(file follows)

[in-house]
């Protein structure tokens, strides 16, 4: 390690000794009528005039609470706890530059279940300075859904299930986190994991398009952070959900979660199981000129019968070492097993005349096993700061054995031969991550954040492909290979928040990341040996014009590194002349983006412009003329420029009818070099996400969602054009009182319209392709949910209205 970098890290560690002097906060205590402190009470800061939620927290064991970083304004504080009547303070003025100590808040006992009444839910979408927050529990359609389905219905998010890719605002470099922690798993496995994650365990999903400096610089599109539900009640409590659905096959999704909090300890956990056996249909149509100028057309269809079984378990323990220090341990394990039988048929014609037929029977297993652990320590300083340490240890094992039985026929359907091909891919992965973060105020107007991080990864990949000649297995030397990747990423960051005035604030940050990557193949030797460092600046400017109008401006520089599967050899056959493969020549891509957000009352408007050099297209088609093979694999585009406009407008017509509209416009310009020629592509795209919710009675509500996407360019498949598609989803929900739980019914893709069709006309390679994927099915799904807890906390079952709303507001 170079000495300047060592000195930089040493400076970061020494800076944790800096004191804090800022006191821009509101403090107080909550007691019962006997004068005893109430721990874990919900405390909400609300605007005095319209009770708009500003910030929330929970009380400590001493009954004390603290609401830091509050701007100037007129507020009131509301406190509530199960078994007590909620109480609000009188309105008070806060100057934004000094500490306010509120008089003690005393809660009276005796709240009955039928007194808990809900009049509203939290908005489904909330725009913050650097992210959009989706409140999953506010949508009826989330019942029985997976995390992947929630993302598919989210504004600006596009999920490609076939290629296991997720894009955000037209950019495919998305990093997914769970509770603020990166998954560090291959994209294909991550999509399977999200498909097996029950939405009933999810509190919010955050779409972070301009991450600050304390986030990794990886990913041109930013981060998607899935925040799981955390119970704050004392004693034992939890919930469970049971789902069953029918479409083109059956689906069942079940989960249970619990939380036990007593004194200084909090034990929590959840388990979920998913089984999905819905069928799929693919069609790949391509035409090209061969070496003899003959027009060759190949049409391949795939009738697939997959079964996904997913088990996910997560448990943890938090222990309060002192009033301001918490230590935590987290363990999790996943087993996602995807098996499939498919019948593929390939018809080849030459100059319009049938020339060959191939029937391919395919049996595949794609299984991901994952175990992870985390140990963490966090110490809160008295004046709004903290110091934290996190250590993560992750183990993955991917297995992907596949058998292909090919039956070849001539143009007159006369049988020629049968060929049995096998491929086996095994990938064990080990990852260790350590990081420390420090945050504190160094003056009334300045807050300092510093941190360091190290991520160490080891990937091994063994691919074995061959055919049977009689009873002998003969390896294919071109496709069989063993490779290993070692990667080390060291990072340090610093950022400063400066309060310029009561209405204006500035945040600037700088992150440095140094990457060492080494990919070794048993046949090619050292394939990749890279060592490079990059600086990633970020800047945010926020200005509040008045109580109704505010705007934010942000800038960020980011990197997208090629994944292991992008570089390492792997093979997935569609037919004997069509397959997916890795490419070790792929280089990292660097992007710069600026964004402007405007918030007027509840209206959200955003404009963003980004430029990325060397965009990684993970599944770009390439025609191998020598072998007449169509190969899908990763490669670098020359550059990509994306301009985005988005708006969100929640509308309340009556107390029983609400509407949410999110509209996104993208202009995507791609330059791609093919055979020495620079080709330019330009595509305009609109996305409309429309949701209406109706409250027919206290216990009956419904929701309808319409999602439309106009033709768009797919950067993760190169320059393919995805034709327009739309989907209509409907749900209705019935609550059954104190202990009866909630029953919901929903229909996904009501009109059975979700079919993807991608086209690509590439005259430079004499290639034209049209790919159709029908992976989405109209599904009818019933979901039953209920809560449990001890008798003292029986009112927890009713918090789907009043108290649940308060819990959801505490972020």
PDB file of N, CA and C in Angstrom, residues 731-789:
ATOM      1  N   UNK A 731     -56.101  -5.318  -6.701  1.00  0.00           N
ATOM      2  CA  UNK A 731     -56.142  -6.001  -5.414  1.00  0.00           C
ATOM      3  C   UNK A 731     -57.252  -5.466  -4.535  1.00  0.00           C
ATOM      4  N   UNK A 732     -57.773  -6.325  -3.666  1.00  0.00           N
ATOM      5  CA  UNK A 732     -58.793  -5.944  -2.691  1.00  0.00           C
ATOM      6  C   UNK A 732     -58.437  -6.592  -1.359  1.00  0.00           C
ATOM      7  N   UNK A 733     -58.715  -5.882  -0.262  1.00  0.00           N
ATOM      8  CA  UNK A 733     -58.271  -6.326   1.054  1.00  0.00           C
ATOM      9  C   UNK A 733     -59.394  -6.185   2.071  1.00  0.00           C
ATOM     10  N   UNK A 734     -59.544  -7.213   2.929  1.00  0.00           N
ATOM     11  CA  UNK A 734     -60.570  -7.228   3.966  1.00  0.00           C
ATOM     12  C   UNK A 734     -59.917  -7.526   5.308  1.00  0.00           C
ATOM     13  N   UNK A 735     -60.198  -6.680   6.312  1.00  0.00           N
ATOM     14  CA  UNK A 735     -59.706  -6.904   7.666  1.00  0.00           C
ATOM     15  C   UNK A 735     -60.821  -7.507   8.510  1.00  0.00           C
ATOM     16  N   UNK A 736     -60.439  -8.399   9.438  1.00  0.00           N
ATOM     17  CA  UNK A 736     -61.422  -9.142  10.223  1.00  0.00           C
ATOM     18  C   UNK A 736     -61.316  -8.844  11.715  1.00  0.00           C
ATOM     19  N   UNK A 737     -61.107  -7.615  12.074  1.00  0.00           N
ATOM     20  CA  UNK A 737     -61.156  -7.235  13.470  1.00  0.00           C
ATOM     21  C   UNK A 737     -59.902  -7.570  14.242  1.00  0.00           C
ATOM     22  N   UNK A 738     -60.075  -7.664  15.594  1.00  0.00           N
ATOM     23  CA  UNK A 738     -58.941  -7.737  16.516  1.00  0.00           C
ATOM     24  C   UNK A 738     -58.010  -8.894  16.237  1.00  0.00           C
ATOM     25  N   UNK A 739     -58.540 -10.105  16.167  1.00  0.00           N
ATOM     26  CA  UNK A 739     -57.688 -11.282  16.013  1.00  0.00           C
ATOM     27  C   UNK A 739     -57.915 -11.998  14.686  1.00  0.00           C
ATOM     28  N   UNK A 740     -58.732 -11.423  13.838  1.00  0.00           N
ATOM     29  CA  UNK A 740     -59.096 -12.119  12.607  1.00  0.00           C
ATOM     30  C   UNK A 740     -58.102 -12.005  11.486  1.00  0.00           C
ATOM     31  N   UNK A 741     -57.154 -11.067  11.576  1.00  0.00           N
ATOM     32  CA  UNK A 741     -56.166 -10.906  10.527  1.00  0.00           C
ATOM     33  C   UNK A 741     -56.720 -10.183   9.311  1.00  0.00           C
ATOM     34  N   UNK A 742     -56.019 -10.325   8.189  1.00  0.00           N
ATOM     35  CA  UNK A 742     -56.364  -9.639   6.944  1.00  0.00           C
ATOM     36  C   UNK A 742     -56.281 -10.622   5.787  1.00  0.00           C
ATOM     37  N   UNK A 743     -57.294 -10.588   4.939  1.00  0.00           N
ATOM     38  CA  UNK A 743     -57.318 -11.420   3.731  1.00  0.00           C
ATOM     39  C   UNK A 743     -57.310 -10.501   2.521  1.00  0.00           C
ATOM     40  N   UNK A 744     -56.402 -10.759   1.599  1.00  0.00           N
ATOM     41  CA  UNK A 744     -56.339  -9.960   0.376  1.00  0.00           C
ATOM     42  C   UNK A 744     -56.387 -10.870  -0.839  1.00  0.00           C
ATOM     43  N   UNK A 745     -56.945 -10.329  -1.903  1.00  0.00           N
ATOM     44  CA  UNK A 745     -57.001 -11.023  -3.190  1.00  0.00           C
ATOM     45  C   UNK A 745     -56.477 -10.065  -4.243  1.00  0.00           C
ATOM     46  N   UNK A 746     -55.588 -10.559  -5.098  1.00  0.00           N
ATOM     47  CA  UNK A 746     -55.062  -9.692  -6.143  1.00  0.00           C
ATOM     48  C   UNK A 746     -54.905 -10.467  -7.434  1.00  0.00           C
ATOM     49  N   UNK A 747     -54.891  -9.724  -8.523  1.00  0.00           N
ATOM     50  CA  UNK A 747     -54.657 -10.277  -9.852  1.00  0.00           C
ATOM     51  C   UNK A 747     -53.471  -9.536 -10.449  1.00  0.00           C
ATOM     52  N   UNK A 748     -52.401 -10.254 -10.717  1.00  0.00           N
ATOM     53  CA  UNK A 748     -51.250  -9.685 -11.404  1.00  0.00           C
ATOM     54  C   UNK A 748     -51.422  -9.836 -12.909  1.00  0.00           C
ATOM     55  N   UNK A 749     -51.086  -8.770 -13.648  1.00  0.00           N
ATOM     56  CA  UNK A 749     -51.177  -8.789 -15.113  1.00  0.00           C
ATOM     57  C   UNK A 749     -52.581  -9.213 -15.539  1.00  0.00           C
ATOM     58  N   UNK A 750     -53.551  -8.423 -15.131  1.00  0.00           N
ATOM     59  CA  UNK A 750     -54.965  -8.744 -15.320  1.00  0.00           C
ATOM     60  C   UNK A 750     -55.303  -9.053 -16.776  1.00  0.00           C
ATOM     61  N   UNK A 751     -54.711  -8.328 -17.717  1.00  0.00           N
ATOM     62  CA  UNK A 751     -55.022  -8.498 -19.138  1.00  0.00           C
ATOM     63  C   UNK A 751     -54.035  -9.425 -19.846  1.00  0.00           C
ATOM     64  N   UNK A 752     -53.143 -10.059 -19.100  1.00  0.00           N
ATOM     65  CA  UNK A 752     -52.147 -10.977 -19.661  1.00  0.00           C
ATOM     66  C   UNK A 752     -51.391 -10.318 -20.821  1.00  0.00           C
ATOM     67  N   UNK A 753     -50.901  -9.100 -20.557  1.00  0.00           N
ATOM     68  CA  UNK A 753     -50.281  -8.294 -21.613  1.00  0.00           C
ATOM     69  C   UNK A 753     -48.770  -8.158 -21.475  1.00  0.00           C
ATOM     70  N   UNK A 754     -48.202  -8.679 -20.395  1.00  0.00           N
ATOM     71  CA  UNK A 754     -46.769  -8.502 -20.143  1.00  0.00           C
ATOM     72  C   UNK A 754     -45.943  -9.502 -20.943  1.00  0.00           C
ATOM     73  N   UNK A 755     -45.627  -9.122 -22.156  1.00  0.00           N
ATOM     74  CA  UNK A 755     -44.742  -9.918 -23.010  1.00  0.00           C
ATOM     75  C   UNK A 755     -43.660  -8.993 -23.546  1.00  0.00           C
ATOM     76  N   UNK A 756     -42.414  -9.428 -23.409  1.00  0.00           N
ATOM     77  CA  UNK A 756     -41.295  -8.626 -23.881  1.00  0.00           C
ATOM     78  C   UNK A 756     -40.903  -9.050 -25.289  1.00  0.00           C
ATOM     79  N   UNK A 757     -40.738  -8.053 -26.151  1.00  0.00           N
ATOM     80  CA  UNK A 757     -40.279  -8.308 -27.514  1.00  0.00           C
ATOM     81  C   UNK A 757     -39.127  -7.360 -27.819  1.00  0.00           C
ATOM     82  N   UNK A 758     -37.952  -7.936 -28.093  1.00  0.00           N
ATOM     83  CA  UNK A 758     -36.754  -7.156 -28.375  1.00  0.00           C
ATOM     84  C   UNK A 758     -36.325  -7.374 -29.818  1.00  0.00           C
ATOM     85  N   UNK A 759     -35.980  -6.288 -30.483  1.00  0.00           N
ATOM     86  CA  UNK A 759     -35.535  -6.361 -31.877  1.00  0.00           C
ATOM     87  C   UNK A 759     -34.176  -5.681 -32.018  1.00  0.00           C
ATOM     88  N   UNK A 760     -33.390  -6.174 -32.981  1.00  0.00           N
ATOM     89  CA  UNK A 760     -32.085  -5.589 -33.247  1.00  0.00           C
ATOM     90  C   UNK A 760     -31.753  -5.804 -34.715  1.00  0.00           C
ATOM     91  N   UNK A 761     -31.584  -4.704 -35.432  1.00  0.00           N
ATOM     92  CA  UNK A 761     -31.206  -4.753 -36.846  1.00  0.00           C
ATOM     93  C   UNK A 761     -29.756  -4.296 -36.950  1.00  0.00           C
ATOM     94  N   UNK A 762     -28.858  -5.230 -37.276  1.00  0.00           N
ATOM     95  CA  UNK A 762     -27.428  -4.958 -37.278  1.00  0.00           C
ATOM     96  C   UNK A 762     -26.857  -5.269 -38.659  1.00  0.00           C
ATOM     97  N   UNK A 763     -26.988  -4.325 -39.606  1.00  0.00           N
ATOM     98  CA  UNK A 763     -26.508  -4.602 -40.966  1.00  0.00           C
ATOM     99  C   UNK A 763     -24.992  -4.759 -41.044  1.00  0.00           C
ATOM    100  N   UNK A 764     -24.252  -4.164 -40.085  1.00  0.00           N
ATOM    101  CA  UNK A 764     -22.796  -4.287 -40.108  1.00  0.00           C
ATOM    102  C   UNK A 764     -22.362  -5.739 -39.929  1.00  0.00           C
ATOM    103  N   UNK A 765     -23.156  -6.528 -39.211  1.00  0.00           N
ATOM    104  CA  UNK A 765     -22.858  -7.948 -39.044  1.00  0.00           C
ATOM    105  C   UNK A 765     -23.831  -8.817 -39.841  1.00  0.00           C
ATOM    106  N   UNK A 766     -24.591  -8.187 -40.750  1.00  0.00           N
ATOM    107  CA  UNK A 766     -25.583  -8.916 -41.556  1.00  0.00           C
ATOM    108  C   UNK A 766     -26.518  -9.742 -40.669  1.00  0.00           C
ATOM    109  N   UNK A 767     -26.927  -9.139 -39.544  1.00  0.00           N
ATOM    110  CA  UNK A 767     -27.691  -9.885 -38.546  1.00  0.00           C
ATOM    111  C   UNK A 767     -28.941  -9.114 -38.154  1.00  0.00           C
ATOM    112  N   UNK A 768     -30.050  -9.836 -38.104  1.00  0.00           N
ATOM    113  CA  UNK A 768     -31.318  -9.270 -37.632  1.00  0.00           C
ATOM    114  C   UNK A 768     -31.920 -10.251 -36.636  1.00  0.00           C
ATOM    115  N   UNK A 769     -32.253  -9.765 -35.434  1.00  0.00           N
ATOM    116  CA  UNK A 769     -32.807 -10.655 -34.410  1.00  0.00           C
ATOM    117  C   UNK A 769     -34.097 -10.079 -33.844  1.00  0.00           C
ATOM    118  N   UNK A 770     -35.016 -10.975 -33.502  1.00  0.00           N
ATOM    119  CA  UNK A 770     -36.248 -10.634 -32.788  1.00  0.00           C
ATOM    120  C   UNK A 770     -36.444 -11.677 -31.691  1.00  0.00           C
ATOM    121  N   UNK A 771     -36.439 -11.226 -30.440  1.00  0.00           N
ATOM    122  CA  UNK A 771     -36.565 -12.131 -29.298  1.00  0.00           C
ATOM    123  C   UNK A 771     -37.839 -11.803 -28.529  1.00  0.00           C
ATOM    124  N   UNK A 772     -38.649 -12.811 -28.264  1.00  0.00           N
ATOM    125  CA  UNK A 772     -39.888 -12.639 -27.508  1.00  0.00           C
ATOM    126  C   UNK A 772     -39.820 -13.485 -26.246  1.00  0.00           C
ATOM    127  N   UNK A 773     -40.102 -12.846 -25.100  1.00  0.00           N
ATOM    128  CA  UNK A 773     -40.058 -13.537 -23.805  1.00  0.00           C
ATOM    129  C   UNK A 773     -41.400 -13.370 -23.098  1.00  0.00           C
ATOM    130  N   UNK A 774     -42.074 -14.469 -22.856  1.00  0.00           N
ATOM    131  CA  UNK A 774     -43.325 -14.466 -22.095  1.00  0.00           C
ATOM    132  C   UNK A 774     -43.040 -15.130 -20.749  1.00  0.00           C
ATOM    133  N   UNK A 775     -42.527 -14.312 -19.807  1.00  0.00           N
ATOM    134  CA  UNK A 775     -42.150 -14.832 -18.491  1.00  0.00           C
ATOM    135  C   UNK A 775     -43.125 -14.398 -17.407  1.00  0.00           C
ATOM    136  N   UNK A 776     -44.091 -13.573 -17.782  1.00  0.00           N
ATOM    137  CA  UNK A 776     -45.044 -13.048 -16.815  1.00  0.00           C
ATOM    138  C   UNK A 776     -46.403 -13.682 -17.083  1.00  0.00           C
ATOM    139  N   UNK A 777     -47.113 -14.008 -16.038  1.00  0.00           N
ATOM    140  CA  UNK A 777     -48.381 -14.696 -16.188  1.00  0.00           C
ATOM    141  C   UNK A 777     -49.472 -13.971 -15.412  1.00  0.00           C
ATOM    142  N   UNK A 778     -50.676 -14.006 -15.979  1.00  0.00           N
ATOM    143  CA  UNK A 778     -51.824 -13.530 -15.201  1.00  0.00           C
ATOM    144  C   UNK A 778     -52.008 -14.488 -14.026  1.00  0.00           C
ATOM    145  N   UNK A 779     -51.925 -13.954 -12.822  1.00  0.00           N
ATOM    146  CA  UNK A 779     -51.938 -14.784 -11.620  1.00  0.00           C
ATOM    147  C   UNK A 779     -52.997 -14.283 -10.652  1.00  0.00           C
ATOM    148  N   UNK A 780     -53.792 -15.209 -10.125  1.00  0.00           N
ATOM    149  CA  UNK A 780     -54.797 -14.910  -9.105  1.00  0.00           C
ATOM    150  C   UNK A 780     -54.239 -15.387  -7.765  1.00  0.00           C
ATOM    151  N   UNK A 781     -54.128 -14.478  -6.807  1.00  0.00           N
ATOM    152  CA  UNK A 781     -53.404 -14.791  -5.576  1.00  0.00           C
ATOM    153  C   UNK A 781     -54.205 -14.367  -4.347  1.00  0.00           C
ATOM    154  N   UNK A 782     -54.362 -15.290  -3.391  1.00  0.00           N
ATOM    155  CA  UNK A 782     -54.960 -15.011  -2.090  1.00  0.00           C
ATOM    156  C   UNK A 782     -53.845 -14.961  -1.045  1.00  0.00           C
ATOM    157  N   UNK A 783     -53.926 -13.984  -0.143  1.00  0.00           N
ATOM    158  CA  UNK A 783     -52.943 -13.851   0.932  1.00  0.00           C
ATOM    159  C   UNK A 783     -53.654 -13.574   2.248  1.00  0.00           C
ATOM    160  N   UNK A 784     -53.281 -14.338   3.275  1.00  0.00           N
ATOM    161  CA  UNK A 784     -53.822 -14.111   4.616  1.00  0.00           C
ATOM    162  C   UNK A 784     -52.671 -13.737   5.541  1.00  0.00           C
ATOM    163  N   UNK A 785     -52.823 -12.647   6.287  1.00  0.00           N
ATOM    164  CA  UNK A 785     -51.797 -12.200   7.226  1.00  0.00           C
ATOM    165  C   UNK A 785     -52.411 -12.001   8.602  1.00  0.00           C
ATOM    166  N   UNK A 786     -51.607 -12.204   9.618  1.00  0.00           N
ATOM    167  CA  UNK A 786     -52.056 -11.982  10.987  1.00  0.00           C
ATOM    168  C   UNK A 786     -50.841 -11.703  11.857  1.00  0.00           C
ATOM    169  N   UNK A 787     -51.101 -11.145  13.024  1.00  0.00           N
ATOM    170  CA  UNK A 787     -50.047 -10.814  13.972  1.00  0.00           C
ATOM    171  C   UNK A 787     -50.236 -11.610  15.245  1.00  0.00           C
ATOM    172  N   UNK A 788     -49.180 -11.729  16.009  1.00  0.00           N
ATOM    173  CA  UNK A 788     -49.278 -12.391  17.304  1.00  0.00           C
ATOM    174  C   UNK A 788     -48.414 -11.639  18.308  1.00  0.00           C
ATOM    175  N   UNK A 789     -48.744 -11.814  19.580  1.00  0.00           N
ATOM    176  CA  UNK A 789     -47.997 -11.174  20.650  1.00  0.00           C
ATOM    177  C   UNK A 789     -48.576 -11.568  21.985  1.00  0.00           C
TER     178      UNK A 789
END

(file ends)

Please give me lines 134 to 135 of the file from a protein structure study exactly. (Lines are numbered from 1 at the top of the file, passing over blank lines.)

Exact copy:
ATOM    131  CA  UNK A 774     -43.325 -14.466 -22.095  1.00  0.00           C
ATOM    132  C   UNK A 774     -43.040 -15.130 -20.749  1.00  0.00           C